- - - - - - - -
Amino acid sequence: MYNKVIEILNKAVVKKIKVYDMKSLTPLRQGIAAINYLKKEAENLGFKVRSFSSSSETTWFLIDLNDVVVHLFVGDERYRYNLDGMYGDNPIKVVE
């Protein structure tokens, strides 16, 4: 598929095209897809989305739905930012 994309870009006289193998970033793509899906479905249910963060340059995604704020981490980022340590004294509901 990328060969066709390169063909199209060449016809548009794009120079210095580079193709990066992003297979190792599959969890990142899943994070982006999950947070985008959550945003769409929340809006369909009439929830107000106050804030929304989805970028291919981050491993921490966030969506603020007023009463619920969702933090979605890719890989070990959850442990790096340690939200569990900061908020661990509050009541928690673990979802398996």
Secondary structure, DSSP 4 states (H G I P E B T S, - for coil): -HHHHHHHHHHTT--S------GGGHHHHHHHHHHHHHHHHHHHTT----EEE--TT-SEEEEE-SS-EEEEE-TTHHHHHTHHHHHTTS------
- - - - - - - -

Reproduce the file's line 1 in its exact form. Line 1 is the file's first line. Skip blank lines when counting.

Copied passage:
Amino acid sequence: MYNKVIEILNKAVVKKIKVYDMKSLTPLRQGIAAINYLKKEAENLGFKVRSFSSSSETTWFLIDLNDVVVHLFVGDERYRYNLDGMYGDNPIKVVE